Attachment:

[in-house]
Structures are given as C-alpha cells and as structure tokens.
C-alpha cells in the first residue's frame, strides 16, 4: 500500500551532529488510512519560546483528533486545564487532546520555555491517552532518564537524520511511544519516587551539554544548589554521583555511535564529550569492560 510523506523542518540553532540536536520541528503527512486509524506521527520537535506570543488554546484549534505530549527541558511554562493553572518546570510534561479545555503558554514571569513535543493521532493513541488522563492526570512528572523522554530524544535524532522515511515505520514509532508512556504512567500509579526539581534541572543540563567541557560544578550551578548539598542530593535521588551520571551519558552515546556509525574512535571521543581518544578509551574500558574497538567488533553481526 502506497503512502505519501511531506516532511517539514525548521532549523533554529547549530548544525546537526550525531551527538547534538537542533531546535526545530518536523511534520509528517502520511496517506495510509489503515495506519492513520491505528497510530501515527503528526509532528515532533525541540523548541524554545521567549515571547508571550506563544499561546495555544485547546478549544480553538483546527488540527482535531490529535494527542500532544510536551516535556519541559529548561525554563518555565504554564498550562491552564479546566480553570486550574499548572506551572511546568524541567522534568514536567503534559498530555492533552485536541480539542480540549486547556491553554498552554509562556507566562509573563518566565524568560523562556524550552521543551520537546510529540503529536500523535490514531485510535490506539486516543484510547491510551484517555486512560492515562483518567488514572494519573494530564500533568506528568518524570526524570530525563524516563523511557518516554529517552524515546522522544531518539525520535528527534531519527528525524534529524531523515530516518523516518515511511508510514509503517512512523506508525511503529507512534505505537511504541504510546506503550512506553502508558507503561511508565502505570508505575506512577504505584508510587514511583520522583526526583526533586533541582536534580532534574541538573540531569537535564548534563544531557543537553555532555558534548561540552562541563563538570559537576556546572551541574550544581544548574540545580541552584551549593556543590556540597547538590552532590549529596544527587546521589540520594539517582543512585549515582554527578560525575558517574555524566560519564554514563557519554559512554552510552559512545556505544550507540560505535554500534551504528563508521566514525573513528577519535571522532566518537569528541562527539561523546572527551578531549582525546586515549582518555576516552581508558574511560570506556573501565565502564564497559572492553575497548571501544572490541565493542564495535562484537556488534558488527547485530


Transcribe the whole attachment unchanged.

[in-house]
Structures are given as C-alpha cells and as structure tokens.
C-alpha cells in the first residue's frame, strides 16, 4: 500500500551532529488510512519560546483528533486545564487532546520555555491517552532518564537524520511511544519516587551539554544548589554521583555511535564529550569492560 510523506523542518540553532540536536520541528503527512486509524506521527520537535506570543488554546484549534505530549527541558511554562493553572518546570510534561479545555503558554514571569513535543493521532493513541488522563492526570512528572523522554530524544535524532522515511515505520514509532508512556504512567500509579526539581534541572543540563567541557560544578550551578548539598542530593535521588551520571551519558552515546556509525574512535571521543581518544578509551574500558574497538567488533553481526 502506497503512502505519501511531506516532511517539514525548521532549523533554529547549530548544525546537526550525531551527538547534538537542533531546535526545530518536523511534520509528517502520511496517506495510509489503515495506519492513520491505528497510530501515527503528526509532528515532533525541540523548541524554545521567549515571547508571550506563544499561546495555544485547546478549544480553538483546527488540527482535531490529535494527542500532544510536551516535556519541559529548561525554563518555565504554564498550562491552564479546566480553570486550574499548572506551572511546568524541567522534568514536567503534559498530555492533552485536541480539542480540549486547556491553554498552554509562556507566562509573563518566565524568560523562556524550552521543551520537546510529540503529536500523535490514531485510535490506539486516543484510547491510551484517555486512560492515562483518567488514572494519573494530564500533568506528568518524570526524570530525563524516563523511557518516554529517552524515546522522544531518539525520535528527534531519527528525524534529524531523515530516518523516518515511511508510514509503517512512523506508525511503529507512534505505537511504541504510546506503550512506553502508558507503561511508565502505570508505575506512577504505584508510587514511583520522583526526583526533586533541582536534580532534574541538573540531569537535564548534563544531557543537553555532555558534548561540552562541563563538570559537576556546572551541574550544581544548574540545580541552584551549593556543590556540597547538590552532590549529596544527587546521589540520594539517582543512585549515582554527578560525575558517574555524566560519564554514563557519554559512554552510552559512545556505544550507540560505535554500534551504528563508521566514525573513528577519535571522532566518537569528541562527539561523546572527551578531549582525546586515549582518555576516552581508558574511560570506556573501565565502564564497559572492553575497548571501544572490541565493542564495535562484537556488534558488527547485530